Creativity in Children, According to Ken Robinson

Fostering creativity in children helps them find the best solutions to their problems. Ken Robinson proposes a few guidelines to awaken this quality in children. Discover them here!
Creativity in Children, According to Ken Robinson

Last update: 15 June, 2019

Fostering and letting innovative ideas flow during childhood helps children reach their goals. According to Ken Robinson, this is the foundation of creativity in children.

Creativity and inventiveness in education

Robinson emphasizes that knowledge of creativity and inventiveness is often closely linked to education. Ken Robinson is an educator, writer, and highly recognized international speaker. In 2003, he was made Knight Bachelor by the Queen of England.

Sir Ken Robinson believes that individuals who develop their creativity tend to find appropriate solutions to adverse situations.

Creativity makes them experts at improvisation and good management of day-to-day experiences. According to this expert, this skill should be fostered both at school, at home, at work, and in life in general.

Creativity at school

There are techniques to boost creativity at school. Group ideas, lateral thinking, mind maps, concept maps, selection, classification and quantification of opinions, and Ishikawa diagrams are great options.

A practice that should begin at home

Robinson says that children learn creativity just like they learn how to read. This skill should begin at home, and parents and family members should foster it in their children, as it’ll yield interesting results. It’s a talent and a skill that helps children develop intelligence.

Creativity in Children, According to Ken Robinson
Image: From Sebastiaan ter Burg – Flickr: Sir Ken Robinson Wikipedia Commons

Letting innovative ideas flow during childhood is the foundation on which creativity is built, according to Ken Robinson.

Creativity in life

Creativity is an important skill that children should learn. Ken Robinson believes that creative children have the ability to change their environment. At the end of the day, this makes them happier people.

Those who develop this skill optimally tend to become self-confident individuals who are able to nurture their spirit with assertiveness in every step they take.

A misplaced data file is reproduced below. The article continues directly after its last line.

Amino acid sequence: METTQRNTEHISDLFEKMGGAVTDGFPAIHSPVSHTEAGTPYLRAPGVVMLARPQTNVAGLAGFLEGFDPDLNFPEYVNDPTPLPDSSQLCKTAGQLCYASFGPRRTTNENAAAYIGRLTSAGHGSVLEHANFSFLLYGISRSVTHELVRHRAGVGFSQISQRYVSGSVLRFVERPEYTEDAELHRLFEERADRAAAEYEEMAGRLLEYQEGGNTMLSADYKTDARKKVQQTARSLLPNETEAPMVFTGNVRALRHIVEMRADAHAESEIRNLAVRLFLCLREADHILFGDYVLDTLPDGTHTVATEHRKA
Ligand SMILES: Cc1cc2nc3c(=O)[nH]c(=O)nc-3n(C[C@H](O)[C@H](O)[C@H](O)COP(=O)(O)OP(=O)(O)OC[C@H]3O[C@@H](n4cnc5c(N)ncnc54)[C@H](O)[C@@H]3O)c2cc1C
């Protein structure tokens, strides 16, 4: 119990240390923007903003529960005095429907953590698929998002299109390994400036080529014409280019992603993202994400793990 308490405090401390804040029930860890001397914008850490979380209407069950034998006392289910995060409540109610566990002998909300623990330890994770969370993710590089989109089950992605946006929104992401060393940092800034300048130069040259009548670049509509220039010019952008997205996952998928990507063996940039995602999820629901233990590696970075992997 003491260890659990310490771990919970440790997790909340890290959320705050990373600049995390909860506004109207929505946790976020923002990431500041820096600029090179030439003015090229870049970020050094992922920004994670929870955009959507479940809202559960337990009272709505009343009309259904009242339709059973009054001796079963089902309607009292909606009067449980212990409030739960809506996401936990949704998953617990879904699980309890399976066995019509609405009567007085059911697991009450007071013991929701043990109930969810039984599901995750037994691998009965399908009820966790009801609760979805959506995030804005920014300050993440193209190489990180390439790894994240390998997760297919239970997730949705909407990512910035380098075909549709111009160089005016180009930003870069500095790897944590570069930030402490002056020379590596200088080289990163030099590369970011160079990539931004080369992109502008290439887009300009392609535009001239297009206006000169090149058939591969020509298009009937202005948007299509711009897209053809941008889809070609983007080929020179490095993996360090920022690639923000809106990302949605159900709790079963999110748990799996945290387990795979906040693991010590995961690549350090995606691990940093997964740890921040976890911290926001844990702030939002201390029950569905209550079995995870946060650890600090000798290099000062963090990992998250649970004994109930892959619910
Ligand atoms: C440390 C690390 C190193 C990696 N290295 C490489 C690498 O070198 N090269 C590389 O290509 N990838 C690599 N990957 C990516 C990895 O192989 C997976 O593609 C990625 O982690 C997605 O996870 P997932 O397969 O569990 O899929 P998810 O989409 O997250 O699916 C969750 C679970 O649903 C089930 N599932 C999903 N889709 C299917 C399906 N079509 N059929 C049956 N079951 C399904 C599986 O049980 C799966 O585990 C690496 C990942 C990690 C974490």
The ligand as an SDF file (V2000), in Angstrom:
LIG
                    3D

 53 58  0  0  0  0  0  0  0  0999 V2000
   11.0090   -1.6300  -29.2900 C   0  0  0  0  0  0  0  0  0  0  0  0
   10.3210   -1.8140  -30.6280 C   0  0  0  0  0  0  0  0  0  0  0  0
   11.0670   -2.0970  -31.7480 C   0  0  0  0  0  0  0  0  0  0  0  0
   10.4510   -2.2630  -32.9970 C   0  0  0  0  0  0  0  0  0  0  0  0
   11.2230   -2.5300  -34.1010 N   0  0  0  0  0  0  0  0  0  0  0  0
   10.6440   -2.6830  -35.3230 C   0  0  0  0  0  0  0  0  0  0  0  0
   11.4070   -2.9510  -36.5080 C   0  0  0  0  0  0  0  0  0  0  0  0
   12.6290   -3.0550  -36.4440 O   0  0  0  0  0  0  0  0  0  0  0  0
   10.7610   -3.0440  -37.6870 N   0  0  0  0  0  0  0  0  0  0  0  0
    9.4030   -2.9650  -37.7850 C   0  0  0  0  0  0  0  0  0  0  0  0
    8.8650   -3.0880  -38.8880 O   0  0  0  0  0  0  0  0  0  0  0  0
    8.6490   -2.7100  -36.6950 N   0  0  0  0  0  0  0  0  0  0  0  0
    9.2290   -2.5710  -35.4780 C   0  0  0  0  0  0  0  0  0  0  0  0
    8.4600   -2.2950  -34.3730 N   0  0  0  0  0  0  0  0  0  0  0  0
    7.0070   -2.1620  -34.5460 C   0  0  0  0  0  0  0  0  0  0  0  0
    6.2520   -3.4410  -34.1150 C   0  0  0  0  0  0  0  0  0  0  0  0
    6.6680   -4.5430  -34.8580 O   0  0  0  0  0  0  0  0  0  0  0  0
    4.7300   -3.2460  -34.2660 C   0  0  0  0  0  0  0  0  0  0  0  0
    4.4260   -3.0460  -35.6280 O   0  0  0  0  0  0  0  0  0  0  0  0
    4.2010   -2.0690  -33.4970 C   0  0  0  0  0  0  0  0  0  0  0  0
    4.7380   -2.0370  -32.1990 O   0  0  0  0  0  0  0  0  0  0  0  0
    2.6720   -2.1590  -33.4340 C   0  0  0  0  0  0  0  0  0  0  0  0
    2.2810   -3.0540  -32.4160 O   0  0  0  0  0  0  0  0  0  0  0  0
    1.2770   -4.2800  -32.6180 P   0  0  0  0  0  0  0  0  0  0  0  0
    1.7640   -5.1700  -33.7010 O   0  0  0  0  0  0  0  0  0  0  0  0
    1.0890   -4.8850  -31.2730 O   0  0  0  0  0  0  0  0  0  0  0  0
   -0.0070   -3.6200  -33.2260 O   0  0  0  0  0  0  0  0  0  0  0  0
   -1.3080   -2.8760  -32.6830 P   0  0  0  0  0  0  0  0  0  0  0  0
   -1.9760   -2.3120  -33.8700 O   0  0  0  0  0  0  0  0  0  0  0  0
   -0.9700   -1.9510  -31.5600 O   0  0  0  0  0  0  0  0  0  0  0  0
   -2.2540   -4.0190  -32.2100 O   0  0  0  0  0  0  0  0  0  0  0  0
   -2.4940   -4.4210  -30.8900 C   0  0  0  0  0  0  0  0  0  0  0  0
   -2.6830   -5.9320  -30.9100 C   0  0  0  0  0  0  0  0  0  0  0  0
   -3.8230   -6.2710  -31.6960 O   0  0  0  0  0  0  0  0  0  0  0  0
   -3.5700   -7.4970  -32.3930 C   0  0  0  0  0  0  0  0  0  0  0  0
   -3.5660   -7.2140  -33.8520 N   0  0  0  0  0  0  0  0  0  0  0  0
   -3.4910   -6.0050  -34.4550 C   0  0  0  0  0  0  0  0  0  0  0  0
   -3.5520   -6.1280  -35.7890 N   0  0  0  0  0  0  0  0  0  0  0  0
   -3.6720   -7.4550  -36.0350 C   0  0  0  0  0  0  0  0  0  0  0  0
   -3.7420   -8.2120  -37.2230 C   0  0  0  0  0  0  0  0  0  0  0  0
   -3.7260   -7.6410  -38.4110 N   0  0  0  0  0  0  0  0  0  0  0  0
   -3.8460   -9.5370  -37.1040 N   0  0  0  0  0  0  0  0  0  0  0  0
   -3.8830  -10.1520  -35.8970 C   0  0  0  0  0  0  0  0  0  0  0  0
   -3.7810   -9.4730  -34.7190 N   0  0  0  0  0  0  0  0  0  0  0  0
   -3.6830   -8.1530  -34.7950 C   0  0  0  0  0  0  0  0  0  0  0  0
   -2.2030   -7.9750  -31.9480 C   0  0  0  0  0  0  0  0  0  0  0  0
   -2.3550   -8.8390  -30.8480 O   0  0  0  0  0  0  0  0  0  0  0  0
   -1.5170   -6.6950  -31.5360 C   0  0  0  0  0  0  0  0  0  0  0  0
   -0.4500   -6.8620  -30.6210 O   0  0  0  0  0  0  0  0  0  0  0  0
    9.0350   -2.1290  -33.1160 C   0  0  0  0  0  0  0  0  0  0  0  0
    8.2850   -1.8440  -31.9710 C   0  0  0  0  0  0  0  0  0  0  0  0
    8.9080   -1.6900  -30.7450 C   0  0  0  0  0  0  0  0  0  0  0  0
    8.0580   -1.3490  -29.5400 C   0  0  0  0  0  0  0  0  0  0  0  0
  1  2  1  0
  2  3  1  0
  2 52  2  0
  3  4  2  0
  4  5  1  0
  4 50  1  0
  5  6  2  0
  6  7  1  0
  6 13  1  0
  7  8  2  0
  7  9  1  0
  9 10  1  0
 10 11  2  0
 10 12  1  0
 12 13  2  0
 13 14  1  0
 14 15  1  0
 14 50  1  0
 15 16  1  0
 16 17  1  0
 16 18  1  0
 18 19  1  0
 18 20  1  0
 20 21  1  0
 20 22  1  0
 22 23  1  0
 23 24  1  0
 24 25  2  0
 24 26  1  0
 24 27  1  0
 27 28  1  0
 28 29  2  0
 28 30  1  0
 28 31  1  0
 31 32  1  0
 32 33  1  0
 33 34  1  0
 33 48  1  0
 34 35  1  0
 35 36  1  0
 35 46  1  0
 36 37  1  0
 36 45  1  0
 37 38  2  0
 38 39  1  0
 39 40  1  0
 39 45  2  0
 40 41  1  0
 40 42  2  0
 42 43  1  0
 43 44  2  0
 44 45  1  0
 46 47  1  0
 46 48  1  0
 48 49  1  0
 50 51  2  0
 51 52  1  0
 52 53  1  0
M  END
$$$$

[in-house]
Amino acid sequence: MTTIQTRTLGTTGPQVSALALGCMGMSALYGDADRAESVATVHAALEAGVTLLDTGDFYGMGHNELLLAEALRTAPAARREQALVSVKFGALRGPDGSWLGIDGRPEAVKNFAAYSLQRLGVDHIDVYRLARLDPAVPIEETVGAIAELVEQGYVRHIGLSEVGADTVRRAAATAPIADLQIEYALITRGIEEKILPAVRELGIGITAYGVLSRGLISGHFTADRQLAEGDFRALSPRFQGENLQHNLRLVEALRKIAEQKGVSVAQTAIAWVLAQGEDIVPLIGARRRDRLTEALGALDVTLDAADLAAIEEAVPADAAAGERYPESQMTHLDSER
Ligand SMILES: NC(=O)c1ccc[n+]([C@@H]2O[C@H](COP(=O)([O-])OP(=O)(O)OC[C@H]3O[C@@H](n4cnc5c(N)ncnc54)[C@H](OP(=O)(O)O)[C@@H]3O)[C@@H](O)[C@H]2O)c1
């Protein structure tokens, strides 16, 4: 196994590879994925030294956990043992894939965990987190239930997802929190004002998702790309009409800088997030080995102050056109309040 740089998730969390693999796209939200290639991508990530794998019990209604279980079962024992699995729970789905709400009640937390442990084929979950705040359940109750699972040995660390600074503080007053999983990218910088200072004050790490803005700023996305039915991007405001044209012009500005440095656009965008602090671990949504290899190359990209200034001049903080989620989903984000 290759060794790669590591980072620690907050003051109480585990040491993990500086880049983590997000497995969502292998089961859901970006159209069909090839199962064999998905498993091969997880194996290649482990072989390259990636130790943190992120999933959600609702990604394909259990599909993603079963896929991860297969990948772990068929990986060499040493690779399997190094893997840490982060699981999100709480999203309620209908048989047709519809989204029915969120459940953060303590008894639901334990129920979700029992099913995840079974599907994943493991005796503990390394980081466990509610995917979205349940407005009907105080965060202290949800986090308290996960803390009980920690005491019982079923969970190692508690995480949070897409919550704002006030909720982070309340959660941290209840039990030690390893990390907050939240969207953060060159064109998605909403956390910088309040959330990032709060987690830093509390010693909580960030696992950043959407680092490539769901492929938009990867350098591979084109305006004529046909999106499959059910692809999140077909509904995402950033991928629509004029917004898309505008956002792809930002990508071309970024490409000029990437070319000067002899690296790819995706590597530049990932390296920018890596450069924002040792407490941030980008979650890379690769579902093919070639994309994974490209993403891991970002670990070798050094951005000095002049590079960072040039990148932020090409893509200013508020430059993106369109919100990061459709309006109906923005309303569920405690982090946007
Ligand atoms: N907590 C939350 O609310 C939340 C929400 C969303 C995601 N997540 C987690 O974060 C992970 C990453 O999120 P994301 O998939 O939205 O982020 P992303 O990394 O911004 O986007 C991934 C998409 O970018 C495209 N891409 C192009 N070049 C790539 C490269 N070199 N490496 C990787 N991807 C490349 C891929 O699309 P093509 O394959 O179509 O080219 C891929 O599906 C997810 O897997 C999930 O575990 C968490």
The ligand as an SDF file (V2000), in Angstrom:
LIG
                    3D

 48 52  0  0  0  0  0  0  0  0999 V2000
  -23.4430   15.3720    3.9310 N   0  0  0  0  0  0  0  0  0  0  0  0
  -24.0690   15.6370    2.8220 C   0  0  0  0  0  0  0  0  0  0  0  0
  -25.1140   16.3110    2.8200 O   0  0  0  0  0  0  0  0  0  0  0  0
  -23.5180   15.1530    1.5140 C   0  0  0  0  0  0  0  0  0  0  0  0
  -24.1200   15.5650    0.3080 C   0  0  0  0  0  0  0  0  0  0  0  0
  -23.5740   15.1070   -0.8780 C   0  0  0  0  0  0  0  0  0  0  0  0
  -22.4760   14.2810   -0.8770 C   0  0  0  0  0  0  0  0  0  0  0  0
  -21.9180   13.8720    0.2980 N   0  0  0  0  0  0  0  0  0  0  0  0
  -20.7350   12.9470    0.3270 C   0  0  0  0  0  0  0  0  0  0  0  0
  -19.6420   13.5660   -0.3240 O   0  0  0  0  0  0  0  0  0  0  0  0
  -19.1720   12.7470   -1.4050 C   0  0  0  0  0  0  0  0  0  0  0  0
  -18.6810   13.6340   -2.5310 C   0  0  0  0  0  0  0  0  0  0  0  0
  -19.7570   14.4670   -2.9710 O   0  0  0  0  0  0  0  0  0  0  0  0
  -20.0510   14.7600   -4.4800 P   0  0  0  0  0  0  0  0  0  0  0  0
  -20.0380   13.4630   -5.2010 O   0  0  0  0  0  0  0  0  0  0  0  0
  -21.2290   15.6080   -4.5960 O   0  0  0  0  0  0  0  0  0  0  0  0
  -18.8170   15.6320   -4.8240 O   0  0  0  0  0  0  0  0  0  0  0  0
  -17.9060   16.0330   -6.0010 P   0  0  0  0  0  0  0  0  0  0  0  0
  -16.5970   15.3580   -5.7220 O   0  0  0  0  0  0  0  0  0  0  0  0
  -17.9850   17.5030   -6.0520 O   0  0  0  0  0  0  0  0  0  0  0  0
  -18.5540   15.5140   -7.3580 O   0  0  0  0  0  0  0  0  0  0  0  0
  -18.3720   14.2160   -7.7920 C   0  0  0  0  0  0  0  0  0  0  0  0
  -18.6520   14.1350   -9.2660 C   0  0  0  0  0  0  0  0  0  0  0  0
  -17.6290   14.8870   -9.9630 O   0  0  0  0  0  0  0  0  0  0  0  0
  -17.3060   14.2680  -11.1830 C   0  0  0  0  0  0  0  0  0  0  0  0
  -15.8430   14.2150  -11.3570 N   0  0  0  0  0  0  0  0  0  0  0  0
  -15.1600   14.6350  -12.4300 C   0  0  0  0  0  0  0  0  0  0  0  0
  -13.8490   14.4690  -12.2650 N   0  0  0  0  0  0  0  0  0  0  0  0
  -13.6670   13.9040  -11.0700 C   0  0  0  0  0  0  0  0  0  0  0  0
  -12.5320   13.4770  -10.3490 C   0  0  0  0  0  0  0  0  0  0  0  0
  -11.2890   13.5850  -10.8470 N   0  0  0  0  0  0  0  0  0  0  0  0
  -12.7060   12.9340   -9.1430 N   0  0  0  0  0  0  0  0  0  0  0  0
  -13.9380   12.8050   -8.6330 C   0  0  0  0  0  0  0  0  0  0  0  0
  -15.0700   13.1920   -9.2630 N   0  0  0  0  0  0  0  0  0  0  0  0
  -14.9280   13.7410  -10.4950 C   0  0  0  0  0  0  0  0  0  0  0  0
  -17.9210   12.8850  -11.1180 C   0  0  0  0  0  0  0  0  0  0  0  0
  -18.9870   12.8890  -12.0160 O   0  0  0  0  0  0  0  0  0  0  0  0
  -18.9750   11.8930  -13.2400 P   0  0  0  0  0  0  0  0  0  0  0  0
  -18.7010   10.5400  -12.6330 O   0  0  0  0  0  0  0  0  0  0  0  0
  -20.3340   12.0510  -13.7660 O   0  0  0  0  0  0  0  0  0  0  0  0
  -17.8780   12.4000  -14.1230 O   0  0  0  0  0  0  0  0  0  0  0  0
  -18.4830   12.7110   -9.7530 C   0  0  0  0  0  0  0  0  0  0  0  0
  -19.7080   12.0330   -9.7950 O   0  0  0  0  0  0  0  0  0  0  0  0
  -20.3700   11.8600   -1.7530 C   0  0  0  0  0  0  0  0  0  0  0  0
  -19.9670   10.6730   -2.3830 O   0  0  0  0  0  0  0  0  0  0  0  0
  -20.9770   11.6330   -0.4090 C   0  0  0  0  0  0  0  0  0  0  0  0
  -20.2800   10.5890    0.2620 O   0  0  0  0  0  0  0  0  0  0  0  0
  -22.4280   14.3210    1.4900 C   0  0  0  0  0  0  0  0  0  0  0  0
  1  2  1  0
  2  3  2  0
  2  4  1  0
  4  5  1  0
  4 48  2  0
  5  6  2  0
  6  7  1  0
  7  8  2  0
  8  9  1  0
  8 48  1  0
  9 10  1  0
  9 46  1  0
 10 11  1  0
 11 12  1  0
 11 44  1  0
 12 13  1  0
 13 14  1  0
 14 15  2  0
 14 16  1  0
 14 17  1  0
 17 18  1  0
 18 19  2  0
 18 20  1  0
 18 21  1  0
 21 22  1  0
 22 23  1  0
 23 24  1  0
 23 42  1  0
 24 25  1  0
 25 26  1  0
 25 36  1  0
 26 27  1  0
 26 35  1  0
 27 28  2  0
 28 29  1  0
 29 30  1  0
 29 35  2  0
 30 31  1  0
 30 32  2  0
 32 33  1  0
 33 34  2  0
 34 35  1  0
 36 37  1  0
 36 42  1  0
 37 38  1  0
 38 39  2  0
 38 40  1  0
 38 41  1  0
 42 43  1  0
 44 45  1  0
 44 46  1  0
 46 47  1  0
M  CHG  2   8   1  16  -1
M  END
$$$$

How to foster creativity in children without stifling it

Ken Robinson is in favor of an educational system that fosters creativity rather than stifles it. Society must be aware that this mental process is important for both education and students. Not being scared of making mistakes helps children dare to seek answers.

This expert believes that, from the moment educational systems were created, educational rules were imposed. According to him, these rules limit and restrict children, even throughout their entire lives.

Mathematics and the arts

Robinson states that a lack of a true talent hierarchy forces education to perpetuate traditional models. These models impose mathematics and put arts on the back burner, as they’re considered more suitable for free time.

In addition, education aims to replicate a model that prioritizes the world’s needs and ignores people’s needs. To him, educational development puts creativity and the arts on the back burner, to the point of stigmatizing them.

One criticism states that institutions dedicated to the arts don’t schedule enough dance or drawing class hours. Subjects such as mathematics are allotted more class hours.

All cited sources were thoroughly reviewed by our team to ensure their quality, reliability, currency, and validity. The bibliography of this article was considered reliable and of academic or scientific accuracy.

  • Azzam, A. M. (2009). Why creativity now? A conversation with Sir Ken Robinson. Educational Leadership, 67(1), 22-26.
  • Lowenfeld, V. (1987). Desarrollo de la capacidad creadora. Ed. Kapelusz. Argentina: Buenos aires.
  • Madi, I. (2012). La creatividad y el Niño. Palibrio. Estados Unidos.
  • Robinson, K. (2006). Do schools kill creativity?.
  • Vargas, R. R. (2001). Niños creativos.
  • Wallon, P., Cambier, A. y Engelhart, D. (1992). El dibujo del niño. Siglo XXI editores. España: Madrid.

This text is provided for informational purposes only and does not replace consultation with a professional. If in doubt, consult your specialist.